Information, observations, and analysis from the James River valley on the Northern Plains-----
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Rush Limbaugh, the voice of the regressives, and Ed Schultz, the progressive from Fargo, will not be heard on local stations in Aberdeen after next week. KGIM, which carries both of their talk shows, is converting over to ESPN radio 24 hours a day.
KSDN-AM will feature locally produced programming from 6 a.m. to midnight. KSDN-FM will also feature locally originated programming.
The dropping of the political talk shows is a matter of revenues. While the spokesmen for the station management are reticent about the reasons, politically oriented broadcast shows are not good venues for advertisers. Poltical talk shows have a group of loyal listeners, but it is difficult to sell local advertising for the shows. Advertisers have found that the people who listen to the partisan talk shows are not in the demographic segment that spends much money. And they have found that some people boycott their places of business when they advertise on a political show that offends those people. A survey taken in conjunction with the Press Project study of communications during and after the political campaign of 2004 indicated that many advertisers found strong reactions to their businesses when they advertised on partisan shows.
During the mid-1990s, the face of radio changed drastically in Aberdeen. KKAA, now devoted to religious programming, KSDN, and KGIM all had news departments that covered local government and events. With the sales of KKAA in the 1980s, the news staff was reduced to a one-person operation. KGIM never had more than one person. KSDN had a two-person news staff with the station manager, Aberdeen's current mayor, doing a morning call-in show on local issues and doing sports broadcasting. KSDN covered local government as thoroughly as the local newspaper. By the late 1990s, with a number of sales of the stations and consolidations, the news staffs for radio had disappeared. Most of the programming on the stations has been by satellite.
KABY-TV dropped its locally-produced news show in the early 1980s. Its parent station, KSFY, maintained a news staff in Aberdeen, but its coverage became limited to crime and fatal accident stories and occasional features.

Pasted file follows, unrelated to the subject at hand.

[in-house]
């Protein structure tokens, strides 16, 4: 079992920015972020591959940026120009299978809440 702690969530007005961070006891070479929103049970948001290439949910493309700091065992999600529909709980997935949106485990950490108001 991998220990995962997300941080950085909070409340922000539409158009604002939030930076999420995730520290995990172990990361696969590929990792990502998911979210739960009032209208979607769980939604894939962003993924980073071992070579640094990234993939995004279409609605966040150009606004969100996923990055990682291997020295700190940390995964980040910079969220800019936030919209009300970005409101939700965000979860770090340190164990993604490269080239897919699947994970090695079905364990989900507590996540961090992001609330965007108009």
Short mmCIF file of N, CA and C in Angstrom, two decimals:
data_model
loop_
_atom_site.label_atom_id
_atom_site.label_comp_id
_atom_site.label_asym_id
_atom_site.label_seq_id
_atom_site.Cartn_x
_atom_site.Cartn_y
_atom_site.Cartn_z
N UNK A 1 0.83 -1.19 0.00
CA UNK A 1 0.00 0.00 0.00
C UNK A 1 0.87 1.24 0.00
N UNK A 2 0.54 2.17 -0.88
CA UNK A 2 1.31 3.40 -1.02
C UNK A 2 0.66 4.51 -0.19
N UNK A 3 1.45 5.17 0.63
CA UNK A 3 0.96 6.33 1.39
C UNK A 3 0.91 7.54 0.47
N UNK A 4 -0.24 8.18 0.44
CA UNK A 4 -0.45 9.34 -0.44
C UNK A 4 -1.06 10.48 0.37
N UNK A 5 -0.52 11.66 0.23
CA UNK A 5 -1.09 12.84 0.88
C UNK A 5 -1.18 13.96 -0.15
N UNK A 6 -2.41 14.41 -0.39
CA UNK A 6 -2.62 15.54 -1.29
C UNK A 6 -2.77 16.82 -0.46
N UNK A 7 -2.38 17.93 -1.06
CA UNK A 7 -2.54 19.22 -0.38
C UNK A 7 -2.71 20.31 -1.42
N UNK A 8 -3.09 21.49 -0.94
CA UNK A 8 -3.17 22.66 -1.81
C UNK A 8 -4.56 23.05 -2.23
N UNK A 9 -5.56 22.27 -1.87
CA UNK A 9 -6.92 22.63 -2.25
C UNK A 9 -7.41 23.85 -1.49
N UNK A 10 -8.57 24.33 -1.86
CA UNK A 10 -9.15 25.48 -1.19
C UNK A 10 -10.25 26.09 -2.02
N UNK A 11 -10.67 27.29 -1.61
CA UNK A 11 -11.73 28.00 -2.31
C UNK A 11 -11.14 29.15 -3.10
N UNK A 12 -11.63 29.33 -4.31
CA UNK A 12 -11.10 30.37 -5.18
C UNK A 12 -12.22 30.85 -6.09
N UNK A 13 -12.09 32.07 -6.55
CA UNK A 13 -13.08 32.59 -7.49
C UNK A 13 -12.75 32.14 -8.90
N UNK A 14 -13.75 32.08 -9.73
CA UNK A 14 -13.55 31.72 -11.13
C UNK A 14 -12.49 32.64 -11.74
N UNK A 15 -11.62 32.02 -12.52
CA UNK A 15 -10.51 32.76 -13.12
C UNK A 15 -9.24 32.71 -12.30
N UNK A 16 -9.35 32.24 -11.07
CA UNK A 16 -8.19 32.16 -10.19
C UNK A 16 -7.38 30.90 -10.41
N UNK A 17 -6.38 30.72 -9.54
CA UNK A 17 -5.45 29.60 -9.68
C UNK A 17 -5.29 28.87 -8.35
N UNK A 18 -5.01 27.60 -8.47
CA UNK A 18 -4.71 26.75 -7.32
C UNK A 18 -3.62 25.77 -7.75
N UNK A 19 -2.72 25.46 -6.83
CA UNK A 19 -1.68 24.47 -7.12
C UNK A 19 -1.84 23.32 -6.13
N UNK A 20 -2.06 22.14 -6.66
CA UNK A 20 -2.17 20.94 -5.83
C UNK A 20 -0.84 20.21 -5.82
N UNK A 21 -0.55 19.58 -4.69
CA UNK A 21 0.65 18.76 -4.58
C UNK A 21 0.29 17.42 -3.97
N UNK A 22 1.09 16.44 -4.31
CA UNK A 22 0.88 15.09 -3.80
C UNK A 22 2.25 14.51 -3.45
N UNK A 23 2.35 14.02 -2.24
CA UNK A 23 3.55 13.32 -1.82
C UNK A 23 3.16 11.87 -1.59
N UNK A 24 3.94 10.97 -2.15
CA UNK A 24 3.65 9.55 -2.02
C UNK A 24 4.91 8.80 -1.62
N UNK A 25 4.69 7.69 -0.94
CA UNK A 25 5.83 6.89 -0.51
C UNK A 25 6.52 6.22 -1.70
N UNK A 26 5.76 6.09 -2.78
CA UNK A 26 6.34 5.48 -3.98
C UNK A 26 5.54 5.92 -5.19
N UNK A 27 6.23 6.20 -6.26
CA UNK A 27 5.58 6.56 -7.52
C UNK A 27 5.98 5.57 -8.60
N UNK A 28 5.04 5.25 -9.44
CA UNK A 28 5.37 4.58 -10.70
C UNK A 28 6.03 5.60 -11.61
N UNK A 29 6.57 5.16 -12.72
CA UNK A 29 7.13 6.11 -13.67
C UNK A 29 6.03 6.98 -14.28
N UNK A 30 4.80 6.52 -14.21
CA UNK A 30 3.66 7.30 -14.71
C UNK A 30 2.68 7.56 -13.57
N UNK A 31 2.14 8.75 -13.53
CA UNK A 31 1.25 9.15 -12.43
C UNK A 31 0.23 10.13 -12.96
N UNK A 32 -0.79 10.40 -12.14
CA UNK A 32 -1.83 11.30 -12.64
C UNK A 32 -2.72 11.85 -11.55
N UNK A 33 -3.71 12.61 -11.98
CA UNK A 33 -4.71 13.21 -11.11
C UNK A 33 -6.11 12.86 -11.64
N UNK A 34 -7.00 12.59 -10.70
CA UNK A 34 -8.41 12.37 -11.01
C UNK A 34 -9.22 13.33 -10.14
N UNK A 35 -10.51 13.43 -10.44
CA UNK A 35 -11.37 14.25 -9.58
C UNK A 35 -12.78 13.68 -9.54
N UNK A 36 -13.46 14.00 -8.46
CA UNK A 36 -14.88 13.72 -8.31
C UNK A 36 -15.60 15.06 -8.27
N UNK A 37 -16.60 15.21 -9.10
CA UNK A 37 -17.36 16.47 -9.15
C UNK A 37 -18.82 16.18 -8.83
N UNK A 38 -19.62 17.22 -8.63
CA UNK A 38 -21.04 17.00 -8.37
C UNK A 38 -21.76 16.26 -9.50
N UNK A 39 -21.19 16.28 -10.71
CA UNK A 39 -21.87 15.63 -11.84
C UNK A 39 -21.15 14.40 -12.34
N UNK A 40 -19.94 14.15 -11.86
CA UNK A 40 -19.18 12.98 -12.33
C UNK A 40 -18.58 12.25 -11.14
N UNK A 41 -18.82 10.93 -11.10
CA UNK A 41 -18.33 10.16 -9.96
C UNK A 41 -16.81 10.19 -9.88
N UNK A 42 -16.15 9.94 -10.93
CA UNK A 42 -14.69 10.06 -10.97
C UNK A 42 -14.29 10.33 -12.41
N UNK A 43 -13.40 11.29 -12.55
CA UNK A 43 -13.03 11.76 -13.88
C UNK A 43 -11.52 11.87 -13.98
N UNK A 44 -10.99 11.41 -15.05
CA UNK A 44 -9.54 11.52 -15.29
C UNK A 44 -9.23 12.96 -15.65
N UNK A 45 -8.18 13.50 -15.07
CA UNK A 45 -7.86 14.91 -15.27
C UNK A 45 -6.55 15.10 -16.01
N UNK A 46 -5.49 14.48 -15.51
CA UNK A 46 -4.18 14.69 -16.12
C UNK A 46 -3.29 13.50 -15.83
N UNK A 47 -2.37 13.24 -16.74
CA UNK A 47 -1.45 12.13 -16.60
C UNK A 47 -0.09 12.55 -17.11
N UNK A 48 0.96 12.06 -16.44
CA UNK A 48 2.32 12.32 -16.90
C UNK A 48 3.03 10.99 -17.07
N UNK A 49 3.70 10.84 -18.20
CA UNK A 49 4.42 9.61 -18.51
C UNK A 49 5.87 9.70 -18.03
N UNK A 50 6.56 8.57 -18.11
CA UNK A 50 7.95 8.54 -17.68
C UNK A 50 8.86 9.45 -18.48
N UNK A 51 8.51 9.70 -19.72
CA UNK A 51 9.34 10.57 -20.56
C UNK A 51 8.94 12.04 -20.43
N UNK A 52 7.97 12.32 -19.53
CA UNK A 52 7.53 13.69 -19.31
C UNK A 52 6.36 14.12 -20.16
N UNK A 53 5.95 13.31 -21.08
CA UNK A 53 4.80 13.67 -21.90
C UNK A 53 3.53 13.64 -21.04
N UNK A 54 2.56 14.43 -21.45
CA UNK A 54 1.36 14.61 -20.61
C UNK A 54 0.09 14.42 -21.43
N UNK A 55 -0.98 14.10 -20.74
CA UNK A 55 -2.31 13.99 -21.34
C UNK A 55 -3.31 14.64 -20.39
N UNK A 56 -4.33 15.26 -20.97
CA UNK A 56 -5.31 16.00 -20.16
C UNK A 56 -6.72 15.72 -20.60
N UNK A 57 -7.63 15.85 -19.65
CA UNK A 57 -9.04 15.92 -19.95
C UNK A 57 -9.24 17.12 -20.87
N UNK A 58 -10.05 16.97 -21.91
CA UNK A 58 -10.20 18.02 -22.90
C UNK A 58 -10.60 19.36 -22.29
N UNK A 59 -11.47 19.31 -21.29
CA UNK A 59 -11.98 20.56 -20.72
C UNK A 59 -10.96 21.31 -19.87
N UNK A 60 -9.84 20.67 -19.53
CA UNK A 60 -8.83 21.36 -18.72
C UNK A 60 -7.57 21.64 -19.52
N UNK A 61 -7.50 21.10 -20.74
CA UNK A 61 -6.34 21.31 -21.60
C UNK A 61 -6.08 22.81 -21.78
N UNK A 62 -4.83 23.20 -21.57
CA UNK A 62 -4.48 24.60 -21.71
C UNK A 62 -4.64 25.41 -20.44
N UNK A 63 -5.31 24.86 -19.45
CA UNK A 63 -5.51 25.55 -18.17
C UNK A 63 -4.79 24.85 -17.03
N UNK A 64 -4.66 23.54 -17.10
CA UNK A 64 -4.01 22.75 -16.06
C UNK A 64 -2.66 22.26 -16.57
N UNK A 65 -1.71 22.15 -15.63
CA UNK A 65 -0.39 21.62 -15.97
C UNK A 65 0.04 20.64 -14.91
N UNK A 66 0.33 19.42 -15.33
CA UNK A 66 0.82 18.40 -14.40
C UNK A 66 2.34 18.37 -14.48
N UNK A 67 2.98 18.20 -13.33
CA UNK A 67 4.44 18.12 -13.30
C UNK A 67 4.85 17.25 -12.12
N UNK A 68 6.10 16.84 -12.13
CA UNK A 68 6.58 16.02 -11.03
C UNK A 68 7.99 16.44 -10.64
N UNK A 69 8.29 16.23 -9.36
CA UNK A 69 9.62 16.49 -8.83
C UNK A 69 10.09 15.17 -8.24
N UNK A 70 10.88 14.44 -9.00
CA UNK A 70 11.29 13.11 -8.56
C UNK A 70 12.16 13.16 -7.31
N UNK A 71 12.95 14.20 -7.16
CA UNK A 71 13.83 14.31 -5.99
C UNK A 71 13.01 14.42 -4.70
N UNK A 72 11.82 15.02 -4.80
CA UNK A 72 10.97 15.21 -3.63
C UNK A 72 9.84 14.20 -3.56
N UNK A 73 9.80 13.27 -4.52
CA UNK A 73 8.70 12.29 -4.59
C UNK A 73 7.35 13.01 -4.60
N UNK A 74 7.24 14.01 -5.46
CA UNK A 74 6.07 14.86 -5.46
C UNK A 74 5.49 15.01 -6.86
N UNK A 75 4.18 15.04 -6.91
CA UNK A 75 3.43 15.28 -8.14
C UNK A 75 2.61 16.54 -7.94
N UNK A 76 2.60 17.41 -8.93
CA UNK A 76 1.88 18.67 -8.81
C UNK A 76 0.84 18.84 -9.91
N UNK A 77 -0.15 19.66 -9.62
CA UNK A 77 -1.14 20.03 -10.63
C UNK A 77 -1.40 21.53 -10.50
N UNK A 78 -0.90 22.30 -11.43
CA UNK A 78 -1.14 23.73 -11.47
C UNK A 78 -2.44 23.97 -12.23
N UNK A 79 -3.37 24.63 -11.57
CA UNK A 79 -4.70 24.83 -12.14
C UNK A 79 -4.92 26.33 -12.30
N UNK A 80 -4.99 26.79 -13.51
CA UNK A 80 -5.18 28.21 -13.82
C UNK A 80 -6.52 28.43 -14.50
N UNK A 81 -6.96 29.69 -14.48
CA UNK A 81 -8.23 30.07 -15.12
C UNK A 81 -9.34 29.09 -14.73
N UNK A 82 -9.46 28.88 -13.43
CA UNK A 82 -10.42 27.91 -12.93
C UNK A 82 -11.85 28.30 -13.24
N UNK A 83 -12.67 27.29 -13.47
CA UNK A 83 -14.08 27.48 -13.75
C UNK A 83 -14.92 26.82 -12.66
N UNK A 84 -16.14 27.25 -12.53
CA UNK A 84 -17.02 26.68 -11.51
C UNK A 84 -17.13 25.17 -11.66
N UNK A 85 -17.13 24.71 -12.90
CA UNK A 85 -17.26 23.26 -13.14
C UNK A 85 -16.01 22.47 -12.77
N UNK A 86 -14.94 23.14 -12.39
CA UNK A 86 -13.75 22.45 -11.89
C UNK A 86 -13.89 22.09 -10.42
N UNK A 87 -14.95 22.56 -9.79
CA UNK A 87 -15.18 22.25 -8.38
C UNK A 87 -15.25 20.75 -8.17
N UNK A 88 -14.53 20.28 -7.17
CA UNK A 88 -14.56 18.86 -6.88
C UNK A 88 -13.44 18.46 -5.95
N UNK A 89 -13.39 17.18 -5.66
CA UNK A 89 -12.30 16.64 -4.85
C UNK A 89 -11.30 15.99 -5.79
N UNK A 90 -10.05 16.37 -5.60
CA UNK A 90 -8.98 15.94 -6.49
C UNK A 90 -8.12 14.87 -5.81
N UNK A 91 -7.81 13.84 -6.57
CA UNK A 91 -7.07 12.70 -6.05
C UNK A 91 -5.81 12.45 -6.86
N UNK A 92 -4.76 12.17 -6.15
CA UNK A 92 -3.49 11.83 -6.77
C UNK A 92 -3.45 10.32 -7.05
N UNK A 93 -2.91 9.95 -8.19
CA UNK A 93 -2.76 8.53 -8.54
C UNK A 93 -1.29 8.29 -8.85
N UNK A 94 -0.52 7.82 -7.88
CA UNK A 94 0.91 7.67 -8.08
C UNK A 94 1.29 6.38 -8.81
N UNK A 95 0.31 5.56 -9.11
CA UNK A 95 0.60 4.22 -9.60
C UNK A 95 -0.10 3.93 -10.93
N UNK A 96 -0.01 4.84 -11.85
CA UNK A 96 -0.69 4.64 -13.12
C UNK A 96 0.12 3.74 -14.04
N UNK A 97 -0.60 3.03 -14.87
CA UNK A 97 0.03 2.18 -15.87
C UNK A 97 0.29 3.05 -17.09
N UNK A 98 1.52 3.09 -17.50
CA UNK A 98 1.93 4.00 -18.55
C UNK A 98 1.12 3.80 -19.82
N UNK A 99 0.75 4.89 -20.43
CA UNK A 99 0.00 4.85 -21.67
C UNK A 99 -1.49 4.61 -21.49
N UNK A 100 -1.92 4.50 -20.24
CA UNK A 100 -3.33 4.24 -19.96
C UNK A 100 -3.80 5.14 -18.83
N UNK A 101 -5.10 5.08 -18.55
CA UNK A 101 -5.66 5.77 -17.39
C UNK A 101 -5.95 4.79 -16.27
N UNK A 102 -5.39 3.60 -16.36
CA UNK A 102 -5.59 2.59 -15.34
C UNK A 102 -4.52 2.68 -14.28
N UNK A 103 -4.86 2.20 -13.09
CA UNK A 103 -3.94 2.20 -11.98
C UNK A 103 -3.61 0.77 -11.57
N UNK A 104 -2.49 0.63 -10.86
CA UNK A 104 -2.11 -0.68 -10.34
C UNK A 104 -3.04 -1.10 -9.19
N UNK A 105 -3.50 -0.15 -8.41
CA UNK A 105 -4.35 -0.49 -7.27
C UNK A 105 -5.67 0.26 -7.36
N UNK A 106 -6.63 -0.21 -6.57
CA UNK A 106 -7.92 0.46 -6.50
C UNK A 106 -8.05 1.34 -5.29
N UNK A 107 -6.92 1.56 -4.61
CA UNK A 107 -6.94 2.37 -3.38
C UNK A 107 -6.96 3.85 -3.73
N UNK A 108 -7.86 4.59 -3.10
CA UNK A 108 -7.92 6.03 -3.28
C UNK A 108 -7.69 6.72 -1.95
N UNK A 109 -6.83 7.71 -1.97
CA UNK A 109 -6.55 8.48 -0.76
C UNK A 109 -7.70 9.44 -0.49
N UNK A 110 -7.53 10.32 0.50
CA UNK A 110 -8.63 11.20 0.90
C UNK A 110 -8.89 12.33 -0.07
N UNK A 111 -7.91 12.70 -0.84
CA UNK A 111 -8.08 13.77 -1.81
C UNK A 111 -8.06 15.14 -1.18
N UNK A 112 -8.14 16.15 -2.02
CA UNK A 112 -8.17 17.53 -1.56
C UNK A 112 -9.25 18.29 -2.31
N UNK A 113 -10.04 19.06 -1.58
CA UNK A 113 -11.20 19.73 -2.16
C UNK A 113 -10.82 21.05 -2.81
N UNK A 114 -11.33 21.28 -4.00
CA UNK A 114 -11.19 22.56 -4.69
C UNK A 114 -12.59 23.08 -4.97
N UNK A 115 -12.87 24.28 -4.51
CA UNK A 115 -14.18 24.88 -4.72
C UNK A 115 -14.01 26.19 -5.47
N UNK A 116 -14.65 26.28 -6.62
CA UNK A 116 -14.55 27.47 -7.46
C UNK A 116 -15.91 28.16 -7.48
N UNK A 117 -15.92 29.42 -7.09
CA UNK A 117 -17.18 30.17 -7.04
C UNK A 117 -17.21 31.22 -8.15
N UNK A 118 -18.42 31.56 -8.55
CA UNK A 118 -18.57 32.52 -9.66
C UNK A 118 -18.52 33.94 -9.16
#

The announcements about the changes in programming for the radio stations do not indicate any plans to cover local news to break the monopoly by the local newspaper. However, the trend back to local programming fits a national trend. Talk radio, newspaper discussion forums, and partisan shows have become financial liabilities. People listen and talk, but they don't buy.
As one media consultant commented, the return to local programming may or may not be a solution to declining advertising revenues. With satellite programming, people stopped listening to local radio for local news and information. It left an audience of people who sit at home with little else to do but listen to radio or watch television. The active people listen to their Walkmans and Ipods--without interruption by advertising. Many people get their news from their computer homepages. If radio stations are to claim a share of the market again, they will have to give people a reason to tune them in and they will have to make local programming relevant to their lifestyles.
With subscriber satellite radio coming on the scene, the local stations have a huge task just to survive. Consultants point out that local radio stations in most market areas lost their audiences when they turned to satellite programming. They set the market up for XM and Sirius satellite radio which permits listeners to do the programming of what they want to hear.
The market for locally produced radio is a greatly reduced one from what it was a decade ago. The changes in programming are part of the struggle to survive.